Condiments

Grapefruit Marmalade

by Shawnda on February 23, 2012

in Condiments,Fruit

Ruby Red Grapefruit Marmalade

Happiness comes in a jar.

I’ll also concede that it often comes in a corked bottle. And a salt-rimmed glass. But for today, it’s jarred.

Last Christmas, my Secret Santa Megan sent me a jar of her homemade Pink Grapefruit Marmalade in my squee-inducing box of goodies. And it was gone in no-time (as was the tomatillo jelly). Never underestimate the power of a tablespoon of citrusy marmalade when combined with a warm biscuit!

After scraping the jar so clean that I could have put it straight into the cabinet, I set out to make a batch of my own with my favorite Rio Star grapefruit. I found Nigella Lawson’s low-maintenance method on ChowHound and really liked the idea of being able to throw a bunch of fruit in the pot and catching up on DVRed Revenge and Supernatural. And Alcatraz.

And Big Bang Theory. We have a small-ish TV problem in this house.

The first batch I made was pretty bitter – even for a grapefruit addict like myself – so I only included the peel from half of the grapefruit in the second batch – it was much more balanced. I also didn’t have enough sugar the second time so I supplemented it by scraping the very last drop of honey out of that little plastic bear (lazy shopping week… they happen… a lot). Excellent decision. The marmalade is sweet, has the slight hint of honey, and finishes with that wonderful grapefruit bitterness.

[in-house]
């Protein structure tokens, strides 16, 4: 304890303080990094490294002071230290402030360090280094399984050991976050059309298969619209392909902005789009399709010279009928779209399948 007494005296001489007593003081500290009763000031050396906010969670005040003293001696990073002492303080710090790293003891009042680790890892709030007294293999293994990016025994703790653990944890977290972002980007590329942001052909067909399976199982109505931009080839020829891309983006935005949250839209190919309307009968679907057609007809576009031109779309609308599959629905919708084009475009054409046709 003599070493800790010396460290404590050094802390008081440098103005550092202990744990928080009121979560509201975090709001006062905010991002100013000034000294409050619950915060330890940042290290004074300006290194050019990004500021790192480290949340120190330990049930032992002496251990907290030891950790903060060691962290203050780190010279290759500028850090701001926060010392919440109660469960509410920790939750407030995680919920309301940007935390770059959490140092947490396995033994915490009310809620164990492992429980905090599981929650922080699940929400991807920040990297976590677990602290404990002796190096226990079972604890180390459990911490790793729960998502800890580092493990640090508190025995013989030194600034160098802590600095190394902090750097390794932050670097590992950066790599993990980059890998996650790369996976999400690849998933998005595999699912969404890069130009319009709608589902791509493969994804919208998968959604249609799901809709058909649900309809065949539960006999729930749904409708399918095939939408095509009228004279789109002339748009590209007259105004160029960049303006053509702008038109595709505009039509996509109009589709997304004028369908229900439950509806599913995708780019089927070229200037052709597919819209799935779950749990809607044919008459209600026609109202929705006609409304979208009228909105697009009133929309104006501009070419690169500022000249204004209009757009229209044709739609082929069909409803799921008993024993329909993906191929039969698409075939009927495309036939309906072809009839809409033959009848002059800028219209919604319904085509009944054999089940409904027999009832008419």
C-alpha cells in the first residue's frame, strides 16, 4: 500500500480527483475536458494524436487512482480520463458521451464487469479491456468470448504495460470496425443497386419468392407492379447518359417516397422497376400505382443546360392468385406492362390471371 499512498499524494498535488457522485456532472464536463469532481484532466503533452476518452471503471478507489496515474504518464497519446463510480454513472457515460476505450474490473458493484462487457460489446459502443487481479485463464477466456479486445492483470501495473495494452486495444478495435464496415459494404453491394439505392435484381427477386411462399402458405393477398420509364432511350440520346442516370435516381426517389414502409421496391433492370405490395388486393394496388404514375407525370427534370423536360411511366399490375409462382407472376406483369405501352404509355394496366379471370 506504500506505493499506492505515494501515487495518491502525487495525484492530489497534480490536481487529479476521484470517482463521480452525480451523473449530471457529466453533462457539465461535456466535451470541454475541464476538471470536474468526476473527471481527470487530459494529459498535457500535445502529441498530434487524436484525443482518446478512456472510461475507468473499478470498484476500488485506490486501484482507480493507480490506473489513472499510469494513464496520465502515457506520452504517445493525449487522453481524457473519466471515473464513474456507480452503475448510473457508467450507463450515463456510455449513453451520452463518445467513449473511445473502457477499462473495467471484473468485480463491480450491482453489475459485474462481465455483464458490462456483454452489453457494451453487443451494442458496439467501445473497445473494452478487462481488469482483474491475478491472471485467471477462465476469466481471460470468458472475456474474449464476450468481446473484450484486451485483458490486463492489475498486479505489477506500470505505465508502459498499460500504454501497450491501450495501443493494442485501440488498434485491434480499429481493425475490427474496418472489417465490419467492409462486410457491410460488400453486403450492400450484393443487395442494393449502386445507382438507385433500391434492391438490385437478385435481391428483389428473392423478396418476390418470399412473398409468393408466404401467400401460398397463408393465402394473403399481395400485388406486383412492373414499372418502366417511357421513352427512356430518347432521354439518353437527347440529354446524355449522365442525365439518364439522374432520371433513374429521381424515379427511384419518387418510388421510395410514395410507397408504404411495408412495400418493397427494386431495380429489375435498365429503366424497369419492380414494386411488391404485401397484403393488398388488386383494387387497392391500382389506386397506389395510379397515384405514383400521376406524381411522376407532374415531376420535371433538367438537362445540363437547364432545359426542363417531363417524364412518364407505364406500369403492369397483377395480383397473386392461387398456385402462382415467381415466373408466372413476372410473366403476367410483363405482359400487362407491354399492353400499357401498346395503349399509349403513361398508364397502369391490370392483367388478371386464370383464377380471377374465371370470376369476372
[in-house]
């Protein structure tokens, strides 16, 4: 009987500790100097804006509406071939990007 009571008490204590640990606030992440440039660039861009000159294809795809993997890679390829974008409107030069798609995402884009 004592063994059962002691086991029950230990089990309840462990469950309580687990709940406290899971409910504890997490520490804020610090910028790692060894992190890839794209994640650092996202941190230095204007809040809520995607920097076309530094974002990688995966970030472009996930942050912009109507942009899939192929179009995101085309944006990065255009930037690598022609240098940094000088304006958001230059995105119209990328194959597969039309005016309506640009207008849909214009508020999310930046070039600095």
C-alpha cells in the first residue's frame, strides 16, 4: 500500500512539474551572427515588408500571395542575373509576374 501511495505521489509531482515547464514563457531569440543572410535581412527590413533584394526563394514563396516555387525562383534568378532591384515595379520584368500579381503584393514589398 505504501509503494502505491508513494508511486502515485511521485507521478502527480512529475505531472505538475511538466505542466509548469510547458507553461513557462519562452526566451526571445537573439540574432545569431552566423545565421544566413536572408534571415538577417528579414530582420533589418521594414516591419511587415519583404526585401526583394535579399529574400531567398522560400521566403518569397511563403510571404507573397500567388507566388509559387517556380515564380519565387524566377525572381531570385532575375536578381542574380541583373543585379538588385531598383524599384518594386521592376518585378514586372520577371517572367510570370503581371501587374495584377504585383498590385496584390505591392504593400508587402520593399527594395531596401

Ruby Red Grapefruit Marmalade

Ruby Red Grapefruit Marmalade

A beautifully balanced grapefruit marmalade with a slight hint of honey.

Ingredients

  • 2 large ruby red grapefruit, about 1 1/2 lbs (Texas grapefruit, if possible)
  • 2 1/2 cups sugar
  • 1/2 cup honey (or more sugar)
  • Juice of 1 lemon
  • 1-2 drops red gel food coloring (optional)
  • Pinch of salt

Instructions

  1. Wash and quarter the grapefruit, removing any large seeds.
  2. Place in a 3-4 qt pot and cover with just enough water to make the grapefruit float.
  3. Bring to a boil and then reduce heat and simmer for 2 hours, adding additional water occasionally to keep the grapefruit from resting on the bottom of the pot.
  4. Remove from heat, drain, and let the grapefruit wedges cool.
  5. Transfer 1/2 of the grapefruit wedges to the bowl of a food processor.
  6. Use a spoon to scrape the flesh from the remaining 4 wedges into the food processor bowl, leaving the membranes and pith behind. Discard unused grapefruit peels.
  7. Process for 10-15 seconds, until there aren't any large pieces of grapefruit peel left (I tried to keep the chunks smaller than a dime).
  8. Return the mixture to the pot and add the sugar, honey (if using), salt, and lemon juice.
  9. Heat over medium heat, stirring until sugar has dissolved.
  10. Bring to a boil and let cook 15-20 minutes. The marmalade is done when a small teaspoonful is placed on the cold plate and it forms a skin within 1-2 minutes that wrinkles when you lightly tough it.
  11. Stir in 1-2 drops of gel food coloring, if using.
  12. Remove from heat and ladle into prepared jars.
  13. You can either process the jars in a water bath or just store them in the fridge if you plan to use them as quickly as I do (that's why I made such a small batch).

Notes

Yields: 1 1/2 pints (48 1-Tbsp servings)

Adapted from How to Be a Domestic Goddess

Estimated time: 3 hours

Nutritional Information
Calories: 56.7 | Fat: 0g | Fiber .2g | Protein .1g | Carbs 14.8g
Weight Watchers PointsPlus: 2

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Blood Orange Curd

by Shawnda on February 10, 2012

in Blood orange,Condiments,Lighter & Healthier

Blood Orange Curd

When you whisk together a simple mixture of butter, eggs, sugar, lemon, and blood orange juices, what you get is a beautiful pink shade of spreadable happiness.